Historians now consider Kenneth I to be the fifth last of the Pictish kings rather than the first Scot (Gael) king, and there is no real evidence that he was a Scot who inherited the throne of Pictland through his mother by Pictish matrilineal succession. In any case, the Picts were neither “destroyed” nor “disappeared” but merely merged with the Scoto-Gaelic culture, which, unlike the Picts, had writing. The union of Pict and Gaels strengthened in the face of increased Norse settlement of Shetland, Orkney, Caithness, Sutherland, the Western Isles, the Isle of Man and part of Ross, which threatened and weakened the links with Ireland as the Norse controlled the western sea-ways.
Kenneth died not in battle but from a cancer on 13 February 858 at the palace of Cinnbelachoir, possibly near Scone or Forteviot. He was reported as King of the Picts, not King of Alba, a title not used until Kenneth’s grandsons, Donald II (Domnall mac Causantín) and Constantine II (Constantín mac Áeda). It is said that merging of the Scot and Pict kingdoms was sealed by moving the ‘Stone of Destiny’, the symbolic seat of power of the Celtic Dalriadic Kings, from Dunstaffnage to Scone in heart of the old Pictish kingdom. It went to London with Edward I, but was returned, and can be seen along with the Honours of Scotland (the crown jewels) in Edinburgh castle. Kenneth also made Dunkeld the headquarters of the Celtic Church and capital of the newly formed nation.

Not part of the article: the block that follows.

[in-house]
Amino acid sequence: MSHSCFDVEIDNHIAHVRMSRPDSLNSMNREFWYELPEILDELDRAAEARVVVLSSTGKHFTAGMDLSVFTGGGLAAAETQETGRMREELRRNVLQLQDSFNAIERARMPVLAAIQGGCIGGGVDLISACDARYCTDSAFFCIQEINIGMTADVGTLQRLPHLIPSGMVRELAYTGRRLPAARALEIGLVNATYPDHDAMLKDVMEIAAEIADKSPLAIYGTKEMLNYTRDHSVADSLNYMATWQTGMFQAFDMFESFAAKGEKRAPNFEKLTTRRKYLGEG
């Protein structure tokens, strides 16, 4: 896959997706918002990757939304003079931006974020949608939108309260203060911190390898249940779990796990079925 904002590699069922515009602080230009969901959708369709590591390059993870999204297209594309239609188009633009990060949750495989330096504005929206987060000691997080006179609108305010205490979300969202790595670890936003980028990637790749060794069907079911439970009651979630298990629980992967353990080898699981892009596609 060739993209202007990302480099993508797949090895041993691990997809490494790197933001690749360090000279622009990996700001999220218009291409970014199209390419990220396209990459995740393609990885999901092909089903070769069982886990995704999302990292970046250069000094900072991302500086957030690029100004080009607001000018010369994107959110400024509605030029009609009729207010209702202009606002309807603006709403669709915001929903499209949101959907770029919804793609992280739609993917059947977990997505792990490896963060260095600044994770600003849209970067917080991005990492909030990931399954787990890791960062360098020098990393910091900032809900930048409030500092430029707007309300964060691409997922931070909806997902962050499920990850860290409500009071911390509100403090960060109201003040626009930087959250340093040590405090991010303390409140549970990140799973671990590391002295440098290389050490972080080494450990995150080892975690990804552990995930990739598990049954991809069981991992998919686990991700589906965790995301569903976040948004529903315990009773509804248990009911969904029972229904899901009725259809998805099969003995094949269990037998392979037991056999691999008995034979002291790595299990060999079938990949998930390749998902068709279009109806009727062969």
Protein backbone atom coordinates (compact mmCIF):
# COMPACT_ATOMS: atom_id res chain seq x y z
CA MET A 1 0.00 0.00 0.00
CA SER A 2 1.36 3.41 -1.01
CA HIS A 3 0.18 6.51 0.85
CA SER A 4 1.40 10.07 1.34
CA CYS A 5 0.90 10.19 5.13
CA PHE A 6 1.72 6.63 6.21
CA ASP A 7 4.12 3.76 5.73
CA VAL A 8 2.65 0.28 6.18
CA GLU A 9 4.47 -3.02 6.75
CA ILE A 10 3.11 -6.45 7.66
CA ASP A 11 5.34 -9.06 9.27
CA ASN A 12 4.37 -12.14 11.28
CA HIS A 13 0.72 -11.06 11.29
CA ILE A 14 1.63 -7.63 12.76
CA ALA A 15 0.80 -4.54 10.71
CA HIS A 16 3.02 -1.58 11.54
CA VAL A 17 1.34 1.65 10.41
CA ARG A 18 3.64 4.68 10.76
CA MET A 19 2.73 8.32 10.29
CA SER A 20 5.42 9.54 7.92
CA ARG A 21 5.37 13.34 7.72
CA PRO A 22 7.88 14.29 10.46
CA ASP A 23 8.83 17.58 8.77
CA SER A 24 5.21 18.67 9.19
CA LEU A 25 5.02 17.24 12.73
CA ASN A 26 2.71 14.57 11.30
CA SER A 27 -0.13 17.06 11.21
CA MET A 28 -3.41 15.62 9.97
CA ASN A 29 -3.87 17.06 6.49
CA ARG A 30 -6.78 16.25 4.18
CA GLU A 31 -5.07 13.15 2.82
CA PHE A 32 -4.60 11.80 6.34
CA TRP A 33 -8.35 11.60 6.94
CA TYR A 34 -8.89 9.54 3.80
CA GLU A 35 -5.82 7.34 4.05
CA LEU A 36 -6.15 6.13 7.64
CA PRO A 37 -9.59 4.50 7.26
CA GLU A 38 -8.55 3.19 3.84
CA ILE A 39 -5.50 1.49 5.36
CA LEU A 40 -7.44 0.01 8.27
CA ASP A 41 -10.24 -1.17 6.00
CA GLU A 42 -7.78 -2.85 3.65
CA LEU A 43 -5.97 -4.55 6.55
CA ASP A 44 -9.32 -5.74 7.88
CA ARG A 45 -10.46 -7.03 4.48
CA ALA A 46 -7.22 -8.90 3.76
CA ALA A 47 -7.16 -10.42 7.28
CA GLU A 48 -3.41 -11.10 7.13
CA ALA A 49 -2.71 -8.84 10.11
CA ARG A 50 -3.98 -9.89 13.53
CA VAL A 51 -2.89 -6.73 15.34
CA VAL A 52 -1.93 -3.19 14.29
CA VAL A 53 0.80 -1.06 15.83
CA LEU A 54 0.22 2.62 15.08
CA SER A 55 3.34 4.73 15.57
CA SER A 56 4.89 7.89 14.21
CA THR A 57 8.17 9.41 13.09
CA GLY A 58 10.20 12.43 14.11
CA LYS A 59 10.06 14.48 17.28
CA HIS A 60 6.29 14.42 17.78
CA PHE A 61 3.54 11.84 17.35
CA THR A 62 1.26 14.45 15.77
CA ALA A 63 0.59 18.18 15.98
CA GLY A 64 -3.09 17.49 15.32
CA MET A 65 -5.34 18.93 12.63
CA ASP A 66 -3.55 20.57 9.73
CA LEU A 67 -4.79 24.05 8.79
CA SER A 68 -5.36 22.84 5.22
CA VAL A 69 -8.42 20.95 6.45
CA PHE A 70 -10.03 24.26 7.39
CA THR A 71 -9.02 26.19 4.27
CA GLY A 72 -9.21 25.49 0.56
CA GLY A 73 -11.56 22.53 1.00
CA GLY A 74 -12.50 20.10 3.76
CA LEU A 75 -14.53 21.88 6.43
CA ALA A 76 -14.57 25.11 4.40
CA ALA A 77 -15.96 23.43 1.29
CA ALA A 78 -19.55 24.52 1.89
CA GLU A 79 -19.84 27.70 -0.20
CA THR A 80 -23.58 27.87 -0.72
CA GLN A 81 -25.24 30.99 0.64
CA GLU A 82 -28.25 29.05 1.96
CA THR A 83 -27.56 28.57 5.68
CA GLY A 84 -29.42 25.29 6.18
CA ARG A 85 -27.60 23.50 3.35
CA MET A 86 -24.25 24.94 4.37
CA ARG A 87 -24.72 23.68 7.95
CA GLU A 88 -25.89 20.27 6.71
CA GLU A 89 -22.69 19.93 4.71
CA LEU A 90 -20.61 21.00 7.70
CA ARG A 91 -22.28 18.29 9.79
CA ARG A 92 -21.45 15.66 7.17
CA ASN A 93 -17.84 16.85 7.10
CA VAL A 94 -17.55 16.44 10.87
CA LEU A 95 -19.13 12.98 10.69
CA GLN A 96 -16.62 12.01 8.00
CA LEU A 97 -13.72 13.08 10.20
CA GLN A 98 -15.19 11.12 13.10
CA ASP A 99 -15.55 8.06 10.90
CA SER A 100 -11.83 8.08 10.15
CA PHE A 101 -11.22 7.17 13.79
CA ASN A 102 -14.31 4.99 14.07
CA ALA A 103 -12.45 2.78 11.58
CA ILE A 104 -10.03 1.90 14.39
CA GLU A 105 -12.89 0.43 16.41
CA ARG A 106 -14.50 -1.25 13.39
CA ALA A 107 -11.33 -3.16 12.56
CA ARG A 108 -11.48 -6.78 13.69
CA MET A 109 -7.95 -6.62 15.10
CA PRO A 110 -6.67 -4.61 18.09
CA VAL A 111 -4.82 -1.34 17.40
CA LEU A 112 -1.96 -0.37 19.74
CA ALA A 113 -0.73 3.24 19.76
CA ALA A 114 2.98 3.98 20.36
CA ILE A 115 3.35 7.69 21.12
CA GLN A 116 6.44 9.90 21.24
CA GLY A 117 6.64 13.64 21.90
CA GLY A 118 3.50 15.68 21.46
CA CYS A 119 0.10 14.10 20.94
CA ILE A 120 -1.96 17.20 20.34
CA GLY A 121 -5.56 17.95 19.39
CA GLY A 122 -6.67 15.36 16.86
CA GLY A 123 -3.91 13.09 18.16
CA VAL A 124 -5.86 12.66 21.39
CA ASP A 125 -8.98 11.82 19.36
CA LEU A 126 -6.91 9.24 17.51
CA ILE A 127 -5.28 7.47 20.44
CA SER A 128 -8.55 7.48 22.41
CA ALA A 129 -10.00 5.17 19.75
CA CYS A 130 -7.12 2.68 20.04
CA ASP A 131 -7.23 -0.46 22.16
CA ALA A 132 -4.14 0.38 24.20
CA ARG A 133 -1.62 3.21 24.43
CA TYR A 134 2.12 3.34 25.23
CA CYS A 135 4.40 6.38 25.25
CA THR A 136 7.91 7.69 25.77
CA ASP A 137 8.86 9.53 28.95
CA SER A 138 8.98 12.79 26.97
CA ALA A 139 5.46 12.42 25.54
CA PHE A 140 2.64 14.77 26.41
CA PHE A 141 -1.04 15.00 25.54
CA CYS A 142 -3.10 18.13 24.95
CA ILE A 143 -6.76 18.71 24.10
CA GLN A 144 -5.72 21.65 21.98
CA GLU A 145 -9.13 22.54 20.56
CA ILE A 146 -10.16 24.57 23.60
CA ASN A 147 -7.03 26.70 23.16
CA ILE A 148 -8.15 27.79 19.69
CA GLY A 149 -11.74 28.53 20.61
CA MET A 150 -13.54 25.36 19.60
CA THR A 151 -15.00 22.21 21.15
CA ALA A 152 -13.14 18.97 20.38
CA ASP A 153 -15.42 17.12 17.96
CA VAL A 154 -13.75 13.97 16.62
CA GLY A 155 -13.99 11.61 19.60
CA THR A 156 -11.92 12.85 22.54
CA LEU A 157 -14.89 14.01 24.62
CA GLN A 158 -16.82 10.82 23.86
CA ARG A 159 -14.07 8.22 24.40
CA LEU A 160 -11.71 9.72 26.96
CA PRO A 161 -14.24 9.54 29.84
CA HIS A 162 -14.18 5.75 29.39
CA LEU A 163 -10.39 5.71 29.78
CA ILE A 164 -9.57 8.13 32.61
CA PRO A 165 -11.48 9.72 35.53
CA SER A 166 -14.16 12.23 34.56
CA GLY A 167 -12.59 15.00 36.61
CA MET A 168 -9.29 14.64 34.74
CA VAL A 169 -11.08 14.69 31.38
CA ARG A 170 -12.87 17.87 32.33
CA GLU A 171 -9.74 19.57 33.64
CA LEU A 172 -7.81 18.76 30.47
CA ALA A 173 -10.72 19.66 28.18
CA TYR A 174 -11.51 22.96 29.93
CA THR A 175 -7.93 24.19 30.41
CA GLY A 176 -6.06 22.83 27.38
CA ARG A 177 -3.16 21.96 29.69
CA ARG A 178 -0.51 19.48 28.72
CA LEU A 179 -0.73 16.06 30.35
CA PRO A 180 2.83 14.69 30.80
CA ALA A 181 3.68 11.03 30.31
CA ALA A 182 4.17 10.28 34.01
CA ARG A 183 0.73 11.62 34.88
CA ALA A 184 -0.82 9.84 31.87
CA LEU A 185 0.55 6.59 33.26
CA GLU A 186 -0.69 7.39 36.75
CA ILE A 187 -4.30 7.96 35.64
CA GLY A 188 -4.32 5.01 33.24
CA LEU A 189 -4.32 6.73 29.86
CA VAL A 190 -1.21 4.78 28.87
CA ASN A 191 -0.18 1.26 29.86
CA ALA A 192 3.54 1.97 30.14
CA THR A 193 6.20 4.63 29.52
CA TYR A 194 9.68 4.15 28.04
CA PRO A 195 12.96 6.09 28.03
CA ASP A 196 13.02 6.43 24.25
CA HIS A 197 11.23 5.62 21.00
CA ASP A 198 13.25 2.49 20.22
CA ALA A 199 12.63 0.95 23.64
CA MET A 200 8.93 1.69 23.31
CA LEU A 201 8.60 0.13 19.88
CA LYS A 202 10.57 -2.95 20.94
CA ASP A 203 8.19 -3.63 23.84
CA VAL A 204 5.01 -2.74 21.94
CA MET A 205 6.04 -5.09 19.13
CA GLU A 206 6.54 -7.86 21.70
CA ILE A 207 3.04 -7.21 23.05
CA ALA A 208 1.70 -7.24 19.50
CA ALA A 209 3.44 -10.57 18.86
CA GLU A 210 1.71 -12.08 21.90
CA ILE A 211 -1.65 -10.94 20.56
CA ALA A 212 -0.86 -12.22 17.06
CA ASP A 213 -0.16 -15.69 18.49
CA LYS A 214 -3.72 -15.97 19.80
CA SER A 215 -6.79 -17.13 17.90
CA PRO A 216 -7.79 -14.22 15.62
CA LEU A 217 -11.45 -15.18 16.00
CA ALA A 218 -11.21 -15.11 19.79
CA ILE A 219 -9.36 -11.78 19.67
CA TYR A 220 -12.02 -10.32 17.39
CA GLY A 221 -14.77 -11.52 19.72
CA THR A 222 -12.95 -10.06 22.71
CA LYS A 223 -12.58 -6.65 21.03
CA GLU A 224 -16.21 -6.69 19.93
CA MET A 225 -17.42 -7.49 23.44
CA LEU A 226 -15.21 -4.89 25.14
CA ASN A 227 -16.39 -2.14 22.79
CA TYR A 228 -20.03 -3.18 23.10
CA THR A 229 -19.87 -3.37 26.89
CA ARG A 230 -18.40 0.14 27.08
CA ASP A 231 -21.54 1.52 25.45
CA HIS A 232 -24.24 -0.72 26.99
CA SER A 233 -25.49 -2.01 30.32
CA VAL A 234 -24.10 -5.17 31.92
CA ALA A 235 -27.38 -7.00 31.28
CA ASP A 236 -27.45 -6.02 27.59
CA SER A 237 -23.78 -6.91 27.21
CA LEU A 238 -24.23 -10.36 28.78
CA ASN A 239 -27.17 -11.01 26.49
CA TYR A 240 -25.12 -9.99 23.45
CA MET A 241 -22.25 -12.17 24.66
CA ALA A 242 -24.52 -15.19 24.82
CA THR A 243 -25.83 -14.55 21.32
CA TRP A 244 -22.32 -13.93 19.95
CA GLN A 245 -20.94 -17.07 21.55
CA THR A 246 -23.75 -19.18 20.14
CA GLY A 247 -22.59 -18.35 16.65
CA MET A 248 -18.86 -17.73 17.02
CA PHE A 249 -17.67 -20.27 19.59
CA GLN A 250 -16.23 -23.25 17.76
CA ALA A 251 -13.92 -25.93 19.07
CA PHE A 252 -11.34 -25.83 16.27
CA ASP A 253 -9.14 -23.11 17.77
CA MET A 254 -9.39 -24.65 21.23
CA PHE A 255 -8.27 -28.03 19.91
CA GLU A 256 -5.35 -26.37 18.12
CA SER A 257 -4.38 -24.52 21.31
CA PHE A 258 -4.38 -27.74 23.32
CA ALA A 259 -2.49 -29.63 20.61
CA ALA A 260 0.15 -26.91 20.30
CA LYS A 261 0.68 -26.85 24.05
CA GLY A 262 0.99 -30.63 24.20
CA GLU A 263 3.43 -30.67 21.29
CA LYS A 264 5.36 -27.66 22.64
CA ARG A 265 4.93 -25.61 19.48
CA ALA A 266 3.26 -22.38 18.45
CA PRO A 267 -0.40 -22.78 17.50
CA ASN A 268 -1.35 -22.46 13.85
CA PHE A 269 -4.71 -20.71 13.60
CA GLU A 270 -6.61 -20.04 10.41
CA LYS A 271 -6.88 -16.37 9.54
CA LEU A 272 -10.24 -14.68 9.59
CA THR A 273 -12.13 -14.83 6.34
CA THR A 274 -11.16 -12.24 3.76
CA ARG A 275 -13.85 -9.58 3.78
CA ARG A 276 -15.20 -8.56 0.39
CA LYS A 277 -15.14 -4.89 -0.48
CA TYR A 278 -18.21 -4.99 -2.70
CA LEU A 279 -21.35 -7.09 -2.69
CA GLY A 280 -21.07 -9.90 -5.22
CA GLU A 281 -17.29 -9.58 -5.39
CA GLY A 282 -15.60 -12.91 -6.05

The sarcophagus in Govan’s Old Parish Church, Glasgow, discovered in 1855, is thought to have once held the remains of Constantine, son of Kenneth MacAlpin, who died in 877 (see http://www.thegovanstones.org.uk/).
That said, MacAlpin (and its variants) is anciently known in Scotland but may simply reflect “Son of Alba”, or be derived from another Elbin or similar name. An old Gaelic saying: “Cnuic `is uillt `is Ailpeinich” (Hills and Streams and MacAlpine) suggests that the origin of the MacAlpins was contemporary with the origin of the hills and streams, that is, the Earth itself. Black’s Surnames of Scotland lists early records of the name starting with John MacAlpyne who witnessed a charter by Malise, earl of Stratherne, of the lands of Cultenacloche and others in Glenalmond, c. 1260 (Grandtully, I, p. 126.), and Monaghe fiz Alpyn of the county of Perth who was forced to render homage to Edward I of England in 1296. Others include Monauche Macalpin, witness to a charter in 1285, Monach mac Alpy, who rendered homage to the government of Scotland in the year 1296, Malcolm Macalpyne who witnessed a charter by Duncan, Earl of Levenax (Lennox) in 1395, and Mordac Makcalpy who was granted permission by Henry IV of England to attend the University of Oxford in 1405.
Modern DNA evidence suggests that present-day MacAlpin(e)s have two distinct genetic origins strongly represented – I2a2a1a1/L369 (eastern or “Pict”) and R1b1a2/M-269 (western or “Scot”, but the dominant R1b in Europe). There is little support for a shared origin with, say, MacGregor.
The MacAlpines held a Family Convention in Scotland on 10 September 2016, supervised by an Officer of Arms appointed by the Lord Lyon. On 19 April 2017 a Commission was issued to Michael McAlpin as Commander of the Name ad interim. The procedures that will follow, will eventually see the recognition of a Chief, a welcome recognition of one of Scotland’s oldest and most distinguished surnames.
© Bruce Durie 2015. All rights reserved.